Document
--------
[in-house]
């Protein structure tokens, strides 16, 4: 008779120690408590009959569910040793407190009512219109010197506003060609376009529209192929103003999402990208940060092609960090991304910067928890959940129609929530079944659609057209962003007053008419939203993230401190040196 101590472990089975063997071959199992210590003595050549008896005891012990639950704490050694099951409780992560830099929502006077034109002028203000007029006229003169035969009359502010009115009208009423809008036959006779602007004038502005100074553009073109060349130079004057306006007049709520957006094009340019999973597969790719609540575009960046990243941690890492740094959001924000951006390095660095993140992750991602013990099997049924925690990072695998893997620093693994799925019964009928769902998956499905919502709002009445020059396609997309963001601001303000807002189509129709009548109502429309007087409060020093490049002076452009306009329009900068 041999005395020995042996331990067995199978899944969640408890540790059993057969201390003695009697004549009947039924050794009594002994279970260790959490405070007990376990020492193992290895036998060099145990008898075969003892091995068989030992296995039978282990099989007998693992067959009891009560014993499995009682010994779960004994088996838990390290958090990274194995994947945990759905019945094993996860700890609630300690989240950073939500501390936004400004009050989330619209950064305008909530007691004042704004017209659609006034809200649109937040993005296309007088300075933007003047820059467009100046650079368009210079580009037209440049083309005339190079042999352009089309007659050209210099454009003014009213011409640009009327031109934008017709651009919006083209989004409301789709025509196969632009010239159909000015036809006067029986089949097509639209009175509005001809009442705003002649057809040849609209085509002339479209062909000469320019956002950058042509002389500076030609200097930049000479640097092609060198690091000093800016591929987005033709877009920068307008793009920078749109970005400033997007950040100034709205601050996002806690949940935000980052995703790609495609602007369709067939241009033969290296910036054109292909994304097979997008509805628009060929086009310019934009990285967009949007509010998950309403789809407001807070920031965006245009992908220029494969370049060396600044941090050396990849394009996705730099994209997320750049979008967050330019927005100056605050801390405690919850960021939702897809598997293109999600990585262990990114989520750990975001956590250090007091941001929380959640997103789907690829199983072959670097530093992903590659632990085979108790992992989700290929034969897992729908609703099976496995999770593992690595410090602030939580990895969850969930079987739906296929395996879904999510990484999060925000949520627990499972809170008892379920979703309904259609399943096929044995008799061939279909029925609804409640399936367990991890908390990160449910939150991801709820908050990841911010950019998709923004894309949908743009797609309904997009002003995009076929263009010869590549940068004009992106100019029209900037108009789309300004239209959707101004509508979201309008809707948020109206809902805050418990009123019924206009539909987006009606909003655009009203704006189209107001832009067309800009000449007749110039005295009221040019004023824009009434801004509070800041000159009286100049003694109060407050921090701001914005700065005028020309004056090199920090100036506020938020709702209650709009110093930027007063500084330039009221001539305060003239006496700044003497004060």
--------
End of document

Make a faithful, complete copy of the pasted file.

[in-house]
């Protein structure tokens, strides 16, 4: 008779120690408590009959569910040793407190009512219109010197506003060609376009529209192929103003999402990208940060092609960090991304910067928890959940129609929530079944659609057209962003007053008419939203993230401190040196 101590472990089975063997071959199992210590003595050549008896005891012990639950704490050694099951409780992560830099929502006077034109002028203000007029006229003169035969009359502010009115009208009423809008036959006779602007004038502005100074553009073109060349130079004057306006007049709520957006094009340019999973597969790719609540575009960046990243941690890492740094959001924000951006390095660095993140992750991602013990099997049924925690990072695998893997620093693994799925019964009928769902998956499905919502709002009445020059396609997309963001601001303000807002189509129709009548109502429309007087409060020093490049002076452009306009329009900068 041999005395020995042996331990067995199978899944969640408890540790059993057969201390003695009697004549009947039924050794009594002994279970260790959490405070007990376990020492193992290895036998060099145990008898075969003892091995068989030992296995039978282990099989007998693992067959009891009560014993499995009682010994779960004994088996838990390290958090990274194995994947945990759905019945094993996860700890609630300690989240950073939500501390936004400004009050989330619209950064305008909530007691004042704004017209659609006034809200649109937040993005296309007088300075933007003047820059467009100046650079368009210079580009037209440049083309005339190079042999352009089309007659050209210099454009003014009213011409640009009327031109934008017709651009919006083209989004409301789709025509196969632009010239159909000015036809006067029986089949097509639209009175509005001809009442705003002649057809040849609209085509002339479209062909000469320019956002950058042509002389500076030609200097930049000479640097092609060198690091000093800016591929987005033709877009920068307008793009920078749109970005400033997007950040100034709205601050996002806690949940935000980052995703790609495609602007369709067939241009033969290296910036054109292909994304097979997008509805628009060929086009310019934009990285967009949007509010998950309403789809407001807070920031965006245009992908220029494969370049060396600044941090050396990849394009996705730099994209997320750049979008967050330019927005100056605050801390405690919850960021939702897809598997293109999600990585262990990114989520750990975001956590250090007091941001929380959640997103789907690829199983072959670097530093992903590659632990085979108790992992989700290929034969897992729908609703099976496995999770593992690595410090602030939580990895969850969930079987739906296929395996879904999510990484999060925000949520627990499972809170008892379920979703309904259609399943096929044995008799061939279909029925609804409640399936367990991890908390990160449910939150991801709820908050990841911010950019998709923004894309949908743009797609309904997009002003995009076929263009010869590549940068004009992106100019029209900037108009789309300004239209959707101004509508979201309008809707948020109206809902805050418990009123019924206009539909987006009606909003655009009203704006189209107001832009067309800009000449007749110039005295009221040019004023824009009434801004509070800041000159009286100049003694109060407050921090701001914005700065005028020309004056090199920090100036506020938020709702209650709009110093930027007063500084330039009221001539305060003239006496700044003497004060």